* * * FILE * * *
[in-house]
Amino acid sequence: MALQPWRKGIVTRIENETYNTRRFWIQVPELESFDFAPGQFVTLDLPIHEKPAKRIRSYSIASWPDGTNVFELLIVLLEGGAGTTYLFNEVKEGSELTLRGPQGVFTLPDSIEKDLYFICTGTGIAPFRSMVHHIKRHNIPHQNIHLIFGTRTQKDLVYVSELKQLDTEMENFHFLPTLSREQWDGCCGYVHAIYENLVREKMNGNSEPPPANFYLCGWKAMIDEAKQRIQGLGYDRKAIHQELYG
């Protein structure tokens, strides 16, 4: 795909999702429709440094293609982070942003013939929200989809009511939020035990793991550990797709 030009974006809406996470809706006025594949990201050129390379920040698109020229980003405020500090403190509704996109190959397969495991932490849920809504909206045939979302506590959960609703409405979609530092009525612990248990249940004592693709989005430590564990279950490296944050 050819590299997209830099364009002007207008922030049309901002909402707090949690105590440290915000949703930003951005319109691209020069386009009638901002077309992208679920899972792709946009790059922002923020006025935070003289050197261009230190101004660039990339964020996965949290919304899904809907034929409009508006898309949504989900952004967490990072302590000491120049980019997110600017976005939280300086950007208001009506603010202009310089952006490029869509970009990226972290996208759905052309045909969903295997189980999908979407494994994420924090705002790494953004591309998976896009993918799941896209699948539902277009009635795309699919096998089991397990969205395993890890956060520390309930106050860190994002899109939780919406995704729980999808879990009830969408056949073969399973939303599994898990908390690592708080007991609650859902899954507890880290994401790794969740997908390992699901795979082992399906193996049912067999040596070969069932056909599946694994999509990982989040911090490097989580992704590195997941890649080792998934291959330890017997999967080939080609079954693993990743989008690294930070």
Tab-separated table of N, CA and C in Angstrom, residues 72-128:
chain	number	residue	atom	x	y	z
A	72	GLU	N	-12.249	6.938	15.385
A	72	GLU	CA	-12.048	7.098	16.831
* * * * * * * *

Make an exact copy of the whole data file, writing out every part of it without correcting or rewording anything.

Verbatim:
[in-house]
Amino acid sequence: MALQPWRKGIVTRIENETYNTRRFWIQVPELESFDFAPGQFVTLDLPIHEKPAKRIRSYSIASWPDGTNVFELLIVLLEGGAGTTYLFNEVKEGSELTLRGPQGVFTLPDSIEKDLYFICTGTGIAPFRSMVHHIKRHNIPHQNIHLIFGTRTQKDLVYVSELKQLDTEMENFHFLPTLSREQWDGCCGYVHAIYENLVREKMNGNSEPPPANFYLCGWKAMIDEAKQRIQGLGYDRKAIHQELYG
């Protein structure tokens, strides 16, 4: 795909999702429709440094293609982070942003013939929200989809009511939020035990793991550990797709 030009974006809406996470809706006025594949990201050129390379920040698109020229980003405020500090403190509704996109190959397969495991932490849920809504909206045939979302506590959960609703409405979609530092009525612990248990249940004592693709989005430590564990279950490296944050 050819590299997209830099364009002007207008922030049309901002909402707090949690105590440290915000949703930003951005319109691209020069386009009638901002077309992208679920899972792709946009790059922002923020006025935070003289050197261009230190101004660039990339964020996965949290919304899904809907034929409009508006898309949504989900952004967490990072302590000491120049980019997110600017976005939280300086950007208001009506603010202009310089952006490029869509970009990226972290996208759905052309045909969903295997189980999908979407494994994420924090705002790494953004591309998976896009993918799941896209699948539902277009009635795309699919096998089991397990969205395993890890956060520390309930106050860190994002899109939780919406995704729980999808879990009830969408056949073969399973939303599994898990908390690592708080007991609650859902899954507890880290994401790794969740997908390992699901795979082992399906193996049912067999040596070969069932056909599946694994999509990982989040911090490097989580992704590195997941890649080792998934291959330890017997999967080939080609079954693993990743989008690294930070």
Tab-separated table of N, CA and C in Angstrom, residues 72-128:
chain	number	residue	atom	x	y	z
A	72	GLU	N	-12.249	6.938	15.385
A	72	GLU	CA	-12.048	7.098	16.831